To continue my viewing of the films listed in a ScreenRant article ‘15 Black and White Horror Films That Are Still Scary as Hell’ – By Wednesday Lee Friday https://screenrant.com/scariest-black-and-white-horror-movies-ever-all-time/ this time I chose Numbers 13 on the list – a double whammy rating of Nosferatu and Dracula. This is a longer article because it covers two films, as per the list.
The first thing I want to say right away is that I had never heard of the Hayes Code before and I found it very interesting indeed! If like me this is new to you then click here: http://www.screenonline.org.uk/film/id/592022/ for enlightment!
Made in 1922, Nosferatu is a silent movie, its tagline being ‘A Symphony of Horror.’ Certainly, an organ plays throughout, giving background and adding effect and drama just as music is used in modern films. I did find it a bit tiresome after a while, but hey, it’s a silent movie! You can turn the sound off and not miss anything! It is true though that without it, the movie loses some of its impact. Count Orlock, the villain of the piece, is played by Max Schreck, and is apparently the only surviving evidence of a first attempt at portraying a vampire on screen.
You would expect the expressions of the actors to be exaggerated, due in part I feel to the time in which the film was made, and the fact that they are endeavouring to impart emotion, thought and action without the benefit of speech, which obviously sets is apart dramatically from modern film. Don’t let that put you off. If you can overlook the inherent overacting and the at times seemingly odd reactions of the characters (laughing at having been told to go the ‘land of thieves and ghosts’ for example) then this is actually worth a watch. Although you have to read narrative pages here and there, I quite like the use of quaint language and the feeling that you might also be reading a book as well as watching a film.
Not content with vampires, there is a werewolf thrown into the mix too (looks like a hyena to me, but I imagine that back then fewer people had ever seen such a creature and it probably looked strange and scary enough to be a werewolf. I am not sure I would want to bump into a hyena either, for that matter!) and meat-eating plants! (Venus Flytraps and a ‘polyp’ which I can’t claim to know anything about, but there is a definite implication that these plants are akin to vampires. Nothing ever really comes of the werewolf however, and the plants seem to be a metaphor for vampirism and nothing else. Just adds to the overall strangeness of the film and as I have said before, this is horror after all, and horror can be strange.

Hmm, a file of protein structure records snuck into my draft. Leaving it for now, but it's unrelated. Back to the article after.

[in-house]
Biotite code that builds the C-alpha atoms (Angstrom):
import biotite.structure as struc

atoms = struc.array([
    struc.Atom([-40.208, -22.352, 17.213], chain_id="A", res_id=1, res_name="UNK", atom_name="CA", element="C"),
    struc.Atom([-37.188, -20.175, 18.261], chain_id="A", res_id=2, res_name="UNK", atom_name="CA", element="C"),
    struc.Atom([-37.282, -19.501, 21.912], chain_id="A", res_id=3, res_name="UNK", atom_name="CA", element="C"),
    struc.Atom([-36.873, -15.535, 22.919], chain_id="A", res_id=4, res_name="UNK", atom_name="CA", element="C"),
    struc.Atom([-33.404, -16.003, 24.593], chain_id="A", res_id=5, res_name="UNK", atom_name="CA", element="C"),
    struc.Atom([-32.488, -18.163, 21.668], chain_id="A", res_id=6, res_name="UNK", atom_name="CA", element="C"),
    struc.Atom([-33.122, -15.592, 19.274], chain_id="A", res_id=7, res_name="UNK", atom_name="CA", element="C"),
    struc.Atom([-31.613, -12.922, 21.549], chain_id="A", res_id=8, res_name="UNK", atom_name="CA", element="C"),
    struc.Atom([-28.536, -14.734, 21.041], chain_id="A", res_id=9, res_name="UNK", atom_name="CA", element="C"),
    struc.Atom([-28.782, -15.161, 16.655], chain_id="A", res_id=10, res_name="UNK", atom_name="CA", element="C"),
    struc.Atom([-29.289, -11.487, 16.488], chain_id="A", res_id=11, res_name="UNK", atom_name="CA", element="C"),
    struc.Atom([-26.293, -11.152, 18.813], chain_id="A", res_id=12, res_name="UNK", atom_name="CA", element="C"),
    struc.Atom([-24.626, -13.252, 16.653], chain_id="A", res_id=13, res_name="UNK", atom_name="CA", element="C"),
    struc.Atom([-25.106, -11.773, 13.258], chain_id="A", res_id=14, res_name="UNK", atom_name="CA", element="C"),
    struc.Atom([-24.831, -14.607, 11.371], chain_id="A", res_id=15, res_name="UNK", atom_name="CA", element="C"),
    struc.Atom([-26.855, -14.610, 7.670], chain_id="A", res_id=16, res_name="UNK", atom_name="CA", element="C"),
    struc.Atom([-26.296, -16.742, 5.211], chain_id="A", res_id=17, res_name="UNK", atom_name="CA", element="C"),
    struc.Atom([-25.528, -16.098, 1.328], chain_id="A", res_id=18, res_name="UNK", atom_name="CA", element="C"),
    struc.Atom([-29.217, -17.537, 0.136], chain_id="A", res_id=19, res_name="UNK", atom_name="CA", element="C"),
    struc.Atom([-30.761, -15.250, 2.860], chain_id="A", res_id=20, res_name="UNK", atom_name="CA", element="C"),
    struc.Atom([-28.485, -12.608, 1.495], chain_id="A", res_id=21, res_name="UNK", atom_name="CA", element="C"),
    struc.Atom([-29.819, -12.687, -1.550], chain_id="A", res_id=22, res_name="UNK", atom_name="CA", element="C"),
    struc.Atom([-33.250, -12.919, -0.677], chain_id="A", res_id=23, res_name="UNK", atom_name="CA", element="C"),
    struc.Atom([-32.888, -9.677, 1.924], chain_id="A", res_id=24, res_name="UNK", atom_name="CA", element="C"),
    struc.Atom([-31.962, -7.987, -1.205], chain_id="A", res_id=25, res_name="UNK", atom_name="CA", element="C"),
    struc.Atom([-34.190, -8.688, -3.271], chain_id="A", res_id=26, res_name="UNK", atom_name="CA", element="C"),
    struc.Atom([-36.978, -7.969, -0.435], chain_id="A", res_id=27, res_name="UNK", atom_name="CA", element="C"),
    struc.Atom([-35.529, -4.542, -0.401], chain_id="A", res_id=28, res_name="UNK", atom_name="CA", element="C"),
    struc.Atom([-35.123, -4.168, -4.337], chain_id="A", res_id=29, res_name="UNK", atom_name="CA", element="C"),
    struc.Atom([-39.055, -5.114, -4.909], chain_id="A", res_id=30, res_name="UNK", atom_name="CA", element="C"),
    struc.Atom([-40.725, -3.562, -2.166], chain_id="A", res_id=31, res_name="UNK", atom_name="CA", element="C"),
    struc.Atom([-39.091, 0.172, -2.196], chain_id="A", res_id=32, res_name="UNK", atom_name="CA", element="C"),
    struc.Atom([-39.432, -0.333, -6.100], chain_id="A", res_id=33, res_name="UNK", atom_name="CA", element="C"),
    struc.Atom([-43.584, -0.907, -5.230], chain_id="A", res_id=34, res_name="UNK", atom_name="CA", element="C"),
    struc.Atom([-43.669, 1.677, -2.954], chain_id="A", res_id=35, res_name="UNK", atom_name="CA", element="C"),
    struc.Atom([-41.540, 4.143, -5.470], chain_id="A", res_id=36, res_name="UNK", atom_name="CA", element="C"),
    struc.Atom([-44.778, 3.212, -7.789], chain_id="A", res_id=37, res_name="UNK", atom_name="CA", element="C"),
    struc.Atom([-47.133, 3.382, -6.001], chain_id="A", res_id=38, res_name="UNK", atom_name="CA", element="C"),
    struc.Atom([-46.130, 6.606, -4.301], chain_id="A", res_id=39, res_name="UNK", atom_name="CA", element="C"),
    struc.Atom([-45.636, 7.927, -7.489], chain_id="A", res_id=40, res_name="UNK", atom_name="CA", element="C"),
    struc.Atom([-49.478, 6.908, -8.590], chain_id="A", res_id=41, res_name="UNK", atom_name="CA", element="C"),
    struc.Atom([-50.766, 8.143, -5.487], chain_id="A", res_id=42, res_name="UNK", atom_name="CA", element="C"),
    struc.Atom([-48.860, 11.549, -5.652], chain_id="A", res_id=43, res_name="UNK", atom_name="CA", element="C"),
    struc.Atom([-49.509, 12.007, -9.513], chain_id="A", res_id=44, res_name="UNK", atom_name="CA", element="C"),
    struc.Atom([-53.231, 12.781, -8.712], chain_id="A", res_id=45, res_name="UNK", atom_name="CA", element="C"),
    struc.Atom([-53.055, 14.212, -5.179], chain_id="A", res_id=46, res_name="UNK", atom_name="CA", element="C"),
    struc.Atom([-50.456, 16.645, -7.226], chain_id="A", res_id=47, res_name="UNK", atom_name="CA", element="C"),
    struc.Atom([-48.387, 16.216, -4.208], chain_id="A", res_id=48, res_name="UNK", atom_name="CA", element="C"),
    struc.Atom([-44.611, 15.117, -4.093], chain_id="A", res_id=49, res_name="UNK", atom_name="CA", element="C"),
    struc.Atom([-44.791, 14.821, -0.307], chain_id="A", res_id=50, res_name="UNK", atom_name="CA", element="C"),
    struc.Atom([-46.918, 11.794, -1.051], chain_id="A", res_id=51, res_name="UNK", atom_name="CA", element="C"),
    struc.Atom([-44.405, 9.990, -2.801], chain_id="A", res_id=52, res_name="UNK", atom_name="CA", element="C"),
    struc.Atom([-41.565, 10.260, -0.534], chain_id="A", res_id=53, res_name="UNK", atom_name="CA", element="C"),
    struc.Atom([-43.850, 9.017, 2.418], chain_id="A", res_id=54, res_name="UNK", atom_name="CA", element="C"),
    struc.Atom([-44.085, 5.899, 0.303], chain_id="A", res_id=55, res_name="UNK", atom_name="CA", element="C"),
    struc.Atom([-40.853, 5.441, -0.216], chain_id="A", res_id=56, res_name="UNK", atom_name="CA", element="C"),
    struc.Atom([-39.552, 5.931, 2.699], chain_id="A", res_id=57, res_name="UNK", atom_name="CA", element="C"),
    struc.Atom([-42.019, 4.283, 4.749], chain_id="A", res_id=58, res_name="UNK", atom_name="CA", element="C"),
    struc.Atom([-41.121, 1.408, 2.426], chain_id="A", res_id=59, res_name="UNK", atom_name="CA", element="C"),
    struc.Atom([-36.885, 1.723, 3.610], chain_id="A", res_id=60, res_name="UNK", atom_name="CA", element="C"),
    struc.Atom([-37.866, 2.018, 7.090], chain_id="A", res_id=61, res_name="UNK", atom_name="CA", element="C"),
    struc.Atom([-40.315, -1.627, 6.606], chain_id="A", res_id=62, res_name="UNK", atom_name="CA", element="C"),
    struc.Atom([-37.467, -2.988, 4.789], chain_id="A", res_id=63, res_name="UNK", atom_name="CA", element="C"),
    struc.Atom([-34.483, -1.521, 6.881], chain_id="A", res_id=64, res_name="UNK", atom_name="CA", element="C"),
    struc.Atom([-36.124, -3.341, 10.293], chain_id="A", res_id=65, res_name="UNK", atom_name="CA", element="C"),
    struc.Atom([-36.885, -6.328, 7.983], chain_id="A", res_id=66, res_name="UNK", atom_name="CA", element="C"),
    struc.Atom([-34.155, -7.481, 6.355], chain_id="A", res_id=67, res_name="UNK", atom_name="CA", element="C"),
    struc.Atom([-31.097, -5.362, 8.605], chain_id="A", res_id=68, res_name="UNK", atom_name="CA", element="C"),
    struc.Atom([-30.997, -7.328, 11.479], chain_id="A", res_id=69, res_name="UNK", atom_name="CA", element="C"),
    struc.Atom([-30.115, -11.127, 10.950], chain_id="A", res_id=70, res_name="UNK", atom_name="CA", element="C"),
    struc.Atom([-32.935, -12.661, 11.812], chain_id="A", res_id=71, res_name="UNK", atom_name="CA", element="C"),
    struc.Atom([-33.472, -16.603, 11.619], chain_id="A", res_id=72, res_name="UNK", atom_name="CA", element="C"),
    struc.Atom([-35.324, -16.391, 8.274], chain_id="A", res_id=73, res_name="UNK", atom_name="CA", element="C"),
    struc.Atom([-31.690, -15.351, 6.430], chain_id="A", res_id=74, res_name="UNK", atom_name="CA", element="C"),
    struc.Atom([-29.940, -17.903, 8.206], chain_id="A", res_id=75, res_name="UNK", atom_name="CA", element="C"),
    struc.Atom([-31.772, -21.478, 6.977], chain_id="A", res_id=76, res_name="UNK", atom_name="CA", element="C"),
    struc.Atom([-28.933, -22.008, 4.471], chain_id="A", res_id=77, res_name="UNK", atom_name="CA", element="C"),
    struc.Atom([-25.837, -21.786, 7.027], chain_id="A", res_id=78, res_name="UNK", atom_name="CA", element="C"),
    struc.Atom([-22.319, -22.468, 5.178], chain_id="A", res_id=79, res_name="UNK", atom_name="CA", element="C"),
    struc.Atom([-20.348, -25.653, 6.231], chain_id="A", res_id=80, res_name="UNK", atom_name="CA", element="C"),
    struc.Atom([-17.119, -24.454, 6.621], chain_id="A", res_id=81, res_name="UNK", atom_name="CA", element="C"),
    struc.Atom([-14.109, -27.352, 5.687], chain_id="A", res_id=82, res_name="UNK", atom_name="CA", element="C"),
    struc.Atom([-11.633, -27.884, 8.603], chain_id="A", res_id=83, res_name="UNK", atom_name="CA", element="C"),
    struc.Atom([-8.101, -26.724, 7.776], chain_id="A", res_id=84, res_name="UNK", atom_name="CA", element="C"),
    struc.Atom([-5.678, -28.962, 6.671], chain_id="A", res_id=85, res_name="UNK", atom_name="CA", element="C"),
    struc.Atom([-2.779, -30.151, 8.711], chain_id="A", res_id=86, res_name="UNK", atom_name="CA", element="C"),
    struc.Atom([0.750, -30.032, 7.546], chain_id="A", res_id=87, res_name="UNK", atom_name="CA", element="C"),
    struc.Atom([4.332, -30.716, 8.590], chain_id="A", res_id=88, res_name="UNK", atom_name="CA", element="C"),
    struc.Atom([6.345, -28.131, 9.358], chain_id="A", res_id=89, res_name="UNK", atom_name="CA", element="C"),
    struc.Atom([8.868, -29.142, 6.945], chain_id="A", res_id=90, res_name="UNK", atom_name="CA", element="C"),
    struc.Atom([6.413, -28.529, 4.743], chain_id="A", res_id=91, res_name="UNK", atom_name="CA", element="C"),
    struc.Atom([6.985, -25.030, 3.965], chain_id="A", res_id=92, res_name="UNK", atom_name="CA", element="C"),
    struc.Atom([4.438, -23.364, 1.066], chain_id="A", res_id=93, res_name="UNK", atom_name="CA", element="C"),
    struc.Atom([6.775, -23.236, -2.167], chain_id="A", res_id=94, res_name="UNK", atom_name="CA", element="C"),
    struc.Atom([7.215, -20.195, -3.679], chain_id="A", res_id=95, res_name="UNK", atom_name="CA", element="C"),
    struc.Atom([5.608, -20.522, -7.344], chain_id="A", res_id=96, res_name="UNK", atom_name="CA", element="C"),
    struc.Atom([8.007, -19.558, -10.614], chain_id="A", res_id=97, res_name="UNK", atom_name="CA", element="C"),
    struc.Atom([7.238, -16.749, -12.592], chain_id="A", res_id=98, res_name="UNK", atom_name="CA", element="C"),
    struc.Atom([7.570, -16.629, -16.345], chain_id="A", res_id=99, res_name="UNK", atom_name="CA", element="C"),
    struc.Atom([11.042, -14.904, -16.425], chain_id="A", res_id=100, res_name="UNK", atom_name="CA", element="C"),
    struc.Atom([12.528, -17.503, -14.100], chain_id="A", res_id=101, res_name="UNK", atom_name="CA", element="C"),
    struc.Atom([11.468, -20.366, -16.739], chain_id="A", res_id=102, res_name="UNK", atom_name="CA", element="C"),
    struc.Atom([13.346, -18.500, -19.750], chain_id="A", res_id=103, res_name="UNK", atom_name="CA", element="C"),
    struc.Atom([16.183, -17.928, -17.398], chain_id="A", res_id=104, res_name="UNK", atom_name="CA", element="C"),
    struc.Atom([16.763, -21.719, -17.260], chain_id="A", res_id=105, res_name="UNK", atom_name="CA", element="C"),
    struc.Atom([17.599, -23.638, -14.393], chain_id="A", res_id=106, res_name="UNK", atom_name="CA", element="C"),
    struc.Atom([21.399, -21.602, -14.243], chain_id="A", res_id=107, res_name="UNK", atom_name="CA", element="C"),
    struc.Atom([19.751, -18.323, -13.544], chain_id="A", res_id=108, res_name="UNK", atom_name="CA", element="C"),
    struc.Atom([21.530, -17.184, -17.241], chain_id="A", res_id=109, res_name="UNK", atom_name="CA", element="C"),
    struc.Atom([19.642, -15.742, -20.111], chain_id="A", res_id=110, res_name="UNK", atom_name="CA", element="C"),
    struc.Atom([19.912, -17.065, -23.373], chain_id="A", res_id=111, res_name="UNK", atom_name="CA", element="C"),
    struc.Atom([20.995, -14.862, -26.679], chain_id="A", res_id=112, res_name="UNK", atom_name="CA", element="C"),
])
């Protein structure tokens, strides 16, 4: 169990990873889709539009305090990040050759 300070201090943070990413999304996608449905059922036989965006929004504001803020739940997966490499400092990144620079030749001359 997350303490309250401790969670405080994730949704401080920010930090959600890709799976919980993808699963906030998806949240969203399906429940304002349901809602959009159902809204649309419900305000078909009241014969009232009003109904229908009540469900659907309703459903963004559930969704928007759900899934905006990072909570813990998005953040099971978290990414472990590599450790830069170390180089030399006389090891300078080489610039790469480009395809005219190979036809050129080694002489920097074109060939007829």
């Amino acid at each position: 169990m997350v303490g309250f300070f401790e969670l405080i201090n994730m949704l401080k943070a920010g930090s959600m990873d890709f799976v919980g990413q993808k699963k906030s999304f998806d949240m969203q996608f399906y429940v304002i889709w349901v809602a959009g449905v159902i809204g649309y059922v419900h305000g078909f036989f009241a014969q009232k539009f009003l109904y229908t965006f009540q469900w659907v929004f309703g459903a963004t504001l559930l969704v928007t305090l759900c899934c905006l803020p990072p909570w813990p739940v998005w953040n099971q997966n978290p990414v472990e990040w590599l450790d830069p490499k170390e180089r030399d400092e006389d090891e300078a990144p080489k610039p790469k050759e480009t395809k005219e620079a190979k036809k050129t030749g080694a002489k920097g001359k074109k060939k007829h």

Is it scary? Yes, in a dark and decidedly creepy way. It is full of shadows and strange expressions, gaunt faces, nightmarish images and weird light. I can well understand why it was such a scary film when it was first shown. As ever when it comes to this list, these films are to be watched in context, i.e. bearing in mind the time in which they were made. It is not horror in the gory sense, and as I have said before, that’s fine by me!
For scares, not revulsion, Nosferatu is justifiably a classic. I enjoyed it!
The title role played by the inimitable Bela Lugosi, I have to say I really enjoyed this! Definitely creepy in the classic sense, rather well acted and not too ott in terms of ‘drama’ if you know what I mean. The soft music in the background was rather gentle and lulling, and actually quite beautiful if you listen closely. Okay, it’s obvious the bats are bobbing about on lengths of invisible twine but nonetheless… Whereas in Nosferatu the oddly placed animal was a hyena (see above) in Dracula there is a brief yet strange shot of armadillos at one point. Not sure why, undoubtedly some clever allusion that has escaped me. All a bit odd.
The scene where Renfield is standing at the base of the steps on board the Vesta, laughing, is quite chilling. Dwight Frye portrays a madman quite beautifully here, and it is fair to say his character ends up totally different to the correct young English gentleman he started out as. His laugh is genuinely chilling. Some cleverly subtle scenes and not without a trace of humour, the film is immensely watchable even now. Some good lines too. I find it interesting that although both films closely follow the same plot-line, the means by which Dracula/Nosferatu can be stopped are different in each. Perhaps even more interesting, in Dracula, the heroine is saved…
The ending was somewhat abrupt, as I personally find a lot of these early film endings are. Rather than today when films tend for the most part to be neatly packaged and all ends tied up (unless there’s going to be a sequel) older films tend to just drift off, as if you really were watching life, not an on-screen story. I can’t make my mind up if that is good or bad.
Neither of these films are exactly action-packed. Rather, they take the time to tell the story of the vampire. All old-hat these days maybe, but at the time it was undoubtedly not the case. It leaves me wondering if we expect more from cinema these days, or less?
Perhaps it is unfair to compare the two. After all, one is a silent film made 9 years before the other. The movie industry moved on apace even in that short space of time. If you are going to go to the trouble of watching them, then these films should simply be enjoyed for what they are, always bearing their original context in mind.
As ever, just my humble opinion.